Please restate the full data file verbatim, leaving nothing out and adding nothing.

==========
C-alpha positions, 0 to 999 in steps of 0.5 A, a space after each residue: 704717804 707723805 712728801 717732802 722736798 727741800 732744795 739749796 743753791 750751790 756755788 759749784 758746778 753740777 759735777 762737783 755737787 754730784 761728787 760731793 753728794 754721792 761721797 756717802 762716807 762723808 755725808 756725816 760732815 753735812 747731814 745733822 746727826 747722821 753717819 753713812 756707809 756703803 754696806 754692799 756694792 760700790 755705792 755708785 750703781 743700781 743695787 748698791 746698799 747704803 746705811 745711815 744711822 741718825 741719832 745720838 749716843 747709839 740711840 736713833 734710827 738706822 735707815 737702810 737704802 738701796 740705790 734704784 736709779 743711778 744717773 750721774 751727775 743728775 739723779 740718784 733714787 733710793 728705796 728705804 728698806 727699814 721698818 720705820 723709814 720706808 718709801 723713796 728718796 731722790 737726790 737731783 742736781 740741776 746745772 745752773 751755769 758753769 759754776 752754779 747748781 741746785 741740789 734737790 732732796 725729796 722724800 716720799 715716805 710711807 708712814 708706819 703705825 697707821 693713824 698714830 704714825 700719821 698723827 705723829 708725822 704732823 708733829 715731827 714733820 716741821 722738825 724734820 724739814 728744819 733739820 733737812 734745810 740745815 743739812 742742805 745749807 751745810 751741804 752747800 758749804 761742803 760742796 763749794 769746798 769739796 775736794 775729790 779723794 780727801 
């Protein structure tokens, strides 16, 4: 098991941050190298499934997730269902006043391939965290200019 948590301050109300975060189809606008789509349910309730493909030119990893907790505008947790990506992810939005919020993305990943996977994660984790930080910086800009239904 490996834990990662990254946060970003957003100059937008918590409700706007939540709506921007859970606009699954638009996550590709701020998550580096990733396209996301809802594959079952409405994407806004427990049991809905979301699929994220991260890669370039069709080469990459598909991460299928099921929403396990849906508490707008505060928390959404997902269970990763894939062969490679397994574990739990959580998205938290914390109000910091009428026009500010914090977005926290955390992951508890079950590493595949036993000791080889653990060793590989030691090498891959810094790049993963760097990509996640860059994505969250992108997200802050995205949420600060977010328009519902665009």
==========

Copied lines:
C-alpha positions, 0 to 999 in steps of 0.5 A, a space after each residue: 704717804 707723805 712728801 717732802 722736798 727741800 732744795 739749796 743753791 750751790 756755788 759749784 758746778 753740777 759735777 762737783 755737787 754730784 761728787 760731793 753728794 754721792 761721797 756717802 762716807 762723808 755725808 756725816 760732815 753735812 747731814 745733822 746727826 747722821 753717819 753713812 756707809 756703803 754696806 754692799 756694792 760700790 755705792 755708785 750703781 743700781 743695787 748698791 746698799 747704803 746705811 745711815 744711822 741718825 741719832 745720838 749716843 747709839 740711840 736713833 734710827 738706822 735707815 737702810 737704802 738701796 740705790 734704784 736709779 743711778 744717773 750721774 751727775 743728775 739723779 740718784 733714787 733710793 728705796 728705804 728698806 727699814 721698818 720705820 723709814 720706808 718709801 723713796 728718796 731722790 737726790 737731783 742736781 740741776 746745772 745752773 751755769 758753769 759754776 752754779 747748781 741746785 741740789 734737790 732732796 725729796 722724800 716720799 715716805 710711807 708712814 708706819 703705825 697707821 693713824 698714830 704714825 700719821 698723827 705723829 708725822 704732823 708733829 715731827 714733820 716741821 722738825 724734820 724739814 728744819 733739820 733737812 734745810 740745815 743739812 742742805 745749807 751745810 751741804 752747800 758749804 761742803 760742796 763749794 769746798 769739796 775736794 775729790 779723794 780727801 
């Protein structure tokens, strides 16, 4: 098991941050190298499934997730269902006043391939965290200019 948590301050109300975060189809606008789509349910309730493909030119990893907790505008947790990506992810939005919020993305990943996977994660984790930080910086800009239904 490996834990990662990254946060970003957003100059937008918590409700706007939540709506921007859970606009699954638009996550590709701020998550580096990733396209996301809802594959079952409405994407806004427990049991809905979301699929994220991260890669370039069709080469990459598909991460299928099921929403396990849906508490707008505060928390959404997902269970990763894939062969490679397994574990739990959580998205938290914390109000910091009428026009500010914090977005926290955390992951508890079950590493595949036993000791080889653990060793590989030691090498891959810094790049993963760097990509996640860059994505969250992108997200802050995205949420600060977010328009519902665009």